California regulators moved Thursday to require all new vehicles in the state to run on electricity by 2035, an ambitious goal by the country's most populous state to phase out gasoline-powered automobiles and curb carbon missions.
The decision by the California Air Resources Board came two years after Gov. Gavin Newsom first directed regulators to consider such a policy. If the goal is reached, California would cut emissions from cars in half by 2040.
Californians can keep driving and buying gas-powered vehicles after 2035, but no new models will be sold in the state thereafter.
"This is a historic moment for California, for our partner states and for the world as we set forth this path toward a zero-emission future," Liane Randolph, chair of the California Air Resources Board, said during a public hearing before the vote.
The move could prompt other states to act in a similar fashion. The policy still needs federal approval, something considered very likely under the Biden administration.
One-fifth of automakers’ sales in California after 2035 could be plug-in hybrids, which run on batteries and gas, but the rest must be powered solely by electricity or hydrogen.
California climate officials say the state’s new policy is the world’s most ambitious because it sets benchmarks for ramping up electric vehicle sales over the next 13 years.
The first mandated threshold comes in 2026, when one-third of all vehicles sold in the state must be zero-emission. Automakers could be fined $20,000 per vehicle sold short of that goal.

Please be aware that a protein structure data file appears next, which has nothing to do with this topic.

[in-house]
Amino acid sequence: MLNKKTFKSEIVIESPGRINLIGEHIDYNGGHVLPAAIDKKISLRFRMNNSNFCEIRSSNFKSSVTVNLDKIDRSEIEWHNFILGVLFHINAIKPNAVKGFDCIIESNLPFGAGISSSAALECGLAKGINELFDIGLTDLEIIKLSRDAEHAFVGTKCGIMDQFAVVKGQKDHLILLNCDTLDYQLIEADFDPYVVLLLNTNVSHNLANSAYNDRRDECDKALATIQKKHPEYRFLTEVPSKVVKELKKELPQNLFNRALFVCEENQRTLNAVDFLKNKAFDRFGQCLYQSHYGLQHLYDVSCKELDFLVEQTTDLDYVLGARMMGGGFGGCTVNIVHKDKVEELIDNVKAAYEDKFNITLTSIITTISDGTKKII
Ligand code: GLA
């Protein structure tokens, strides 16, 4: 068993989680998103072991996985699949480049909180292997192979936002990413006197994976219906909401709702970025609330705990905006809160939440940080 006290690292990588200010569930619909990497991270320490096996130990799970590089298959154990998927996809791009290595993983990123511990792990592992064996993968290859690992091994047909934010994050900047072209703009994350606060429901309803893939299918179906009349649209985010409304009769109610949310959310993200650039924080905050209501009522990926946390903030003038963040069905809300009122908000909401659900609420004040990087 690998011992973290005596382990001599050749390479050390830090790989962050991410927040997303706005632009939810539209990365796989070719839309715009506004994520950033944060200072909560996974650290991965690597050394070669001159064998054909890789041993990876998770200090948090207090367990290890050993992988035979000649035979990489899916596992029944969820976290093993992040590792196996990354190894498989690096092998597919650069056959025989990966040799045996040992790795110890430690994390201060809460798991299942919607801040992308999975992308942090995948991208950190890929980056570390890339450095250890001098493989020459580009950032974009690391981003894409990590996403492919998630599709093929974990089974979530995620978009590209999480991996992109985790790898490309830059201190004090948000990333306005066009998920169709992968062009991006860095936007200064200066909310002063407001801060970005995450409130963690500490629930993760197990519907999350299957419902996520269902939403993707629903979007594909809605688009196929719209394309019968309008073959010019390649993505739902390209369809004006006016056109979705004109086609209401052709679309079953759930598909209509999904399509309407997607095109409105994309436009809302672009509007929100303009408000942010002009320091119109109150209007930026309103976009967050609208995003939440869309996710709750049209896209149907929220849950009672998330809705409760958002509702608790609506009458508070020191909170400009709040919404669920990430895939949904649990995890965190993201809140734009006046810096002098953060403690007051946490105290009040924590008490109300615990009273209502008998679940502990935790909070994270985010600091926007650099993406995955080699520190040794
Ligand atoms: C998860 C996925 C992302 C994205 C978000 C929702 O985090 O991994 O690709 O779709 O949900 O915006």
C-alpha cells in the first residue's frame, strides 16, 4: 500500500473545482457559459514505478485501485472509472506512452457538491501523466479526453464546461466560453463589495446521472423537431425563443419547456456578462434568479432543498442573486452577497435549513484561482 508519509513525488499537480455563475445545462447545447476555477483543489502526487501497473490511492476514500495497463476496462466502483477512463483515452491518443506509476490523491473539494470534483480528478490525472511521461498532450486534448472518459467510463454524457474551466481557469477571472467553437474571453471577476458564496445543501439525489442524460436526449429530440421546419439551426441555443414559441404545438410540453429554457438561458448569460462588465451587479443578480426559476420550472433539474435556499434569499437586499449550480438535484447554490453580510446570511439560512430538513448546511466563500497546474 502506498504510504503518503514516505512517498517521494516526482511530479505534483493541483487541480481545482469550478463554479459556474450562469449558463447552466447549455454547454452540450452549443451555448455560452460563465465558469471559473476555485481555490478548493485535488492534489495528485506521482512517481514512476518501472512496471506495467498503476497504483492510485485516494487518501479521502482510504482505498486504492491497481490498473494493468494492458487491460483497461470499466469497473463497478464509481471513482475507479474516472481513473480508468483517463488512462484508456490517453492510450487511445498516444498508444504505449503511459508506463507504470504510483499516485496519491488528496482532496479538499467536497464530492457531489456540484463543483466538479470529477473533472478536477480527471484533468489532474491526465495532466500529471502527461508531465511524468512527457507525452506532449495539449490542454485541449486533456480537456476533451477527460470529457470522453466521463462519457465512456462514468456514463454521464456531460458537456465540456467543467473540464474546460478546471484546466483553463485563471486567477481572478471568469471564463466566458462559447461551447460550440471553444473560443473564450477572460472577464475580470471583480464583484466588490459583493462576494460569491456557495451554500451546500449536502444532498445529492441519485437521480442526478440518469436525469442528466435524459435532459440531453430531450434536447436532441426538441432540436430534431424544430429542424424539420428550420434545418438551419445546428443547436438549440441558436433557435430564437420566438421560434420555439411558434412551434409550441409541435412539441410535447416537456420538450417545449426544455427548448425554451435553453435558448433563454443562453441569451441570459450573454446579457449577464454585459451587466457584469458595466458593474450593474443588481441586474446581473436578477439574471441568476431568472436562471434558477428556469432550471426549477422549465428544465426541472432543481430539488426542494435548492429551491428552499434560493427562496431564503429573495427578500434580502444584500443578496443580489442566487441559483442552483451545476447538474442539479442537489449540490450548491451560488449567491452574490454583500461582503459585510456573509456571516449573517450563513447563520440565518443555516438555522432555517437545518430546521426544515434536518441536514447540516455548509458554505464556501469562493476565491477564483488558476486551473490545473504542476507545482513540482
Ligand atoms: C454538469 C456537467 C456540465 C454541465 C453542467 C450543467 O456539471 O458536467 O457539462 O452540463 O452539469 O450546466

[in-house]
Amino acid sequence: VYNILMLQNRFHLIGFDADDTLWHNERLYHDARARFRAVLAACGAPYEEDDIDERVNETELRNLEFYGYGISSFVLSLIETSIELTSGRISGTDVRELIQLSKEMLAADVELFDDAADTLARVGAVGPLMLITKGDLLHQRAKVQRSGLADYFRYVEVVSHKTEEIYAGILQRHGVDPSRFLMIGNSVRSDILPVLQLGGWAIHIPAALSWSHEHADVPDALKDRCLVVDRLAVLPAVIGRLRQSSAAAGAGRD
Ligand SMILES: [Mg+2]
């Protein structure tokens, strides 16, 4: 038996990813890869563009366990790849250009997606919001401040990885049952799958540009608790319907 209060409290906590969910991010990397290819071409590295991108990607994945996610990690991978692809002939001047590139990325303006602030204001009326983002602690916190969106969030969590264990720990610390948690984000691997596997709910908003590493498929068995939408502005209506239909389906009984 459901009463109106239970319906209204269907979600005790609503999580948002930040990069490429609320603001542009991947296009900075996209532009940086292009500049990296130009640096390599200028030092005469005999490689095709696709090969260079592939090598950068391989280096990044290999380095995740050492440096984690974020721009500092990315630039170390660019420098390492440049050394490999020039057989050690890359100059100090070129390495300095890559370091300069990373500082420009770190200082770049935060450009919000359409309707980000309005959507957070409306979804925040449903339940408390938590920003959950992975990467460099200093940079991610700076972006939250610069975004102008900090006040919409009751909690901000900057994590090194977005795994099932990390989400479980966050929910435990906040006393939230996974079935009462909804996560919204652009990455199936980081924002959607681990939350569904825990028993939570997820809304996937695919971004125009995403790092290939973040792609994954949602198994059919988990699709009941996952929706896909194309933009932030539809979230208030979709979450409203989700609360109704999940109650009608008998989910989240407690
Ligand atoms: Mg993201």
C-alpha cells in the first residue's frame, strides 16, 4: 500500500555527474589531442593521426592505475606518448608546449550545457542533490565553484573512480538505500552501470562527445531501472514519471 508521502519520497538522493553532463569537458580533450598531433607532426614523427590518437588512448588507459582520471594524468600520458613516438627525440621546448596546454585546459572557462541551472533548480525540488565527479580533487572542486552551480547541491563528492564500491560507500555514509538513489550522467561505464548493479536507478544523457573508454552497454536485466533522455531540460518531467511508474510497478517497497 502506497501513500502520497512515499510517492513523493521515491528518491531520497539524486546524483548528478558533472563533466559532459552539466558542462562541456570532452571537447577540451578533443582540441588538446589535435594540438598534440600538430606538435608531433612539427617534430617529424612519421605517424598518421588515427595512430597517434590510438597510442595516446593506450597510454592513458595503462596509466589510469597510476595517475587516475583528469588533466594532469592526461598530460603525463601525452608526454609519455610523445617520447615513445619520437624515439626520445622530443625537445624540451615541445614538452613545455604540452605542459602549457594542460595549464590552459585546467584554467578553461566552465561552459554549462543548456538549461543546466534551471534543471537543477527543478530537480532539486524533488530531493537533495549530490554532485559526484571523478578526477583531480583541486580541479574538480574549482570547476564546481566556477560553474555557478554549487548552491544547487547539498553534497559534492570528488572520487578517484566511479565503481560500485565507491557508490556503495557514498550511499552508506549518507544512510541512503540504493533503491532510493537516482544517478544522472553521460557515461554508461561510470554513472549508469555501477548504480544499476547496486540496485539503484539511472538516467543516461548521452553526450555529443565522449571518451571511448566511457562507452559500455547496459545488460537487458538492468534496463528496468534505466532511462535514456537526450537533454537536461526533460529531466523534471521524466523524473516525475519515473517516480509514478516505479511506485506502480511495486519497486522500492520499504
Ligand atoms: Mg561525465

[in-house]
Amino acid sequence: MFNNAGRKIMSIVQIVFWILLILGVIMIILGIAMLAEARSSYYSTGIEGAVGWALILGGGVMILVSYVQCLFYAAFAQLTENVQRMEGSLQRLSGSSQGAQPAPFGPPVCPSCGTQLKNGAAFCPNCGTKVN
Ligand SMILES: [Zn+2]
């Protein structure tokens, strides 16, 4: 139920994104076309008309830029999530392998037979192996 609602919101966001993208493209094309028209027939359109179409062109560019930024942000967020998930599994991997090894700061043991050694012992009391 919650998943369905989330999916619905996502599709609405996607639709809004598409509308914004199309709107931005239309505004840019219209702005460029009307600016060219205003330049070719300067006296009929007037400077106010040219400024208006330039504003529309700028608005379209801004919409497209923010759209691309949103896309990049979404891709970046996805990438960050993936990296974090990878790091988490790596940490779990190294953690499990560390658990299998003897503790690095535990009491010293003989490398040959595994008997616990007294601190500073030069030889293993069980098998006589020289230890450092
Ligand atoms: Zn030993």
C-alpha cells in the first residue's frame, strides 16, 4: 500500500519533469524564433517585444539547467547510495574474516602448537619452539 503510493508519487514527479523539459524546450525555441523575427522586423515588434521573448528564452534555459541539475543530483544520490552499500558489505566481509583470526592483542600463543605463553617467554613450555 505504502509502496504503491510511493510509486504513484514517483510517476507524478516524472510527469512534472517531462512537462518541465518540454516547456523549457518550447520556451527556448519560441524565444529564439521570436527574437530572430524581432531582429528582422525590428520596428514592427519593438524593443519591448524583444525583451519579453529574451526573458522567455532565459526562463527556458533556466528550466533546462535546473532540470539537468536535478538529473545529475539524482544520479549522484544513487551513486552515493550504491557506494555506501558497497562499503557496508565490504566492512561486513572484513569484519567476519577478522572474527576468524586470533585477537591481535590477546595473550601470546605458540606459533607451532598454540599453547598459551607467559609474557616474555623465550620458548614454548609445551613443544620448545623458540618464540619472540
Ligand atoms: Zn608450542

About 16% of cars sold in California in the first three months of this year were electric.
Newsom has pledged to spend billions to boost zero-emission vehicle sales, including adding chargers in low-income neighborhoods. The new rules approved by the California Air Resources Board say that the vehicles need to be able to travel 150 miles on one charge.
Driving an electric vehicle long distances today, even in California, requires careful planning about where to stop and charge, said Mary Nichols, former chair of the California Air Resources Board.
"This is going to be a transformative process and the mandate for vehicle sales is only one piece of it," she said.
Elon Musk, the CEO of electric carmaker Tesla, said last year that electricity production needs to double to transition to electric vehicles. In 2020, the grandson of Toyota founder Kiichiro Toyoda warned against the pitfalls of electrifying all cars in Japan.
The cost to create an infrastructure to power all electric vehicles in the country would cost between $135 billion to $358 billion, the Observer reported.
Current electric vehicles depend on lithium for their batteries, which store and use energy produced elsewhere. According to Statista, most lithium is produced overseas, chiefly in Australia, Chile and China, with batteries primarily manufactured in China. The United States has just one lithium processing facility and currently is not among the world's top 10 lithium-producing nations.
The Associated Press contributed to this report.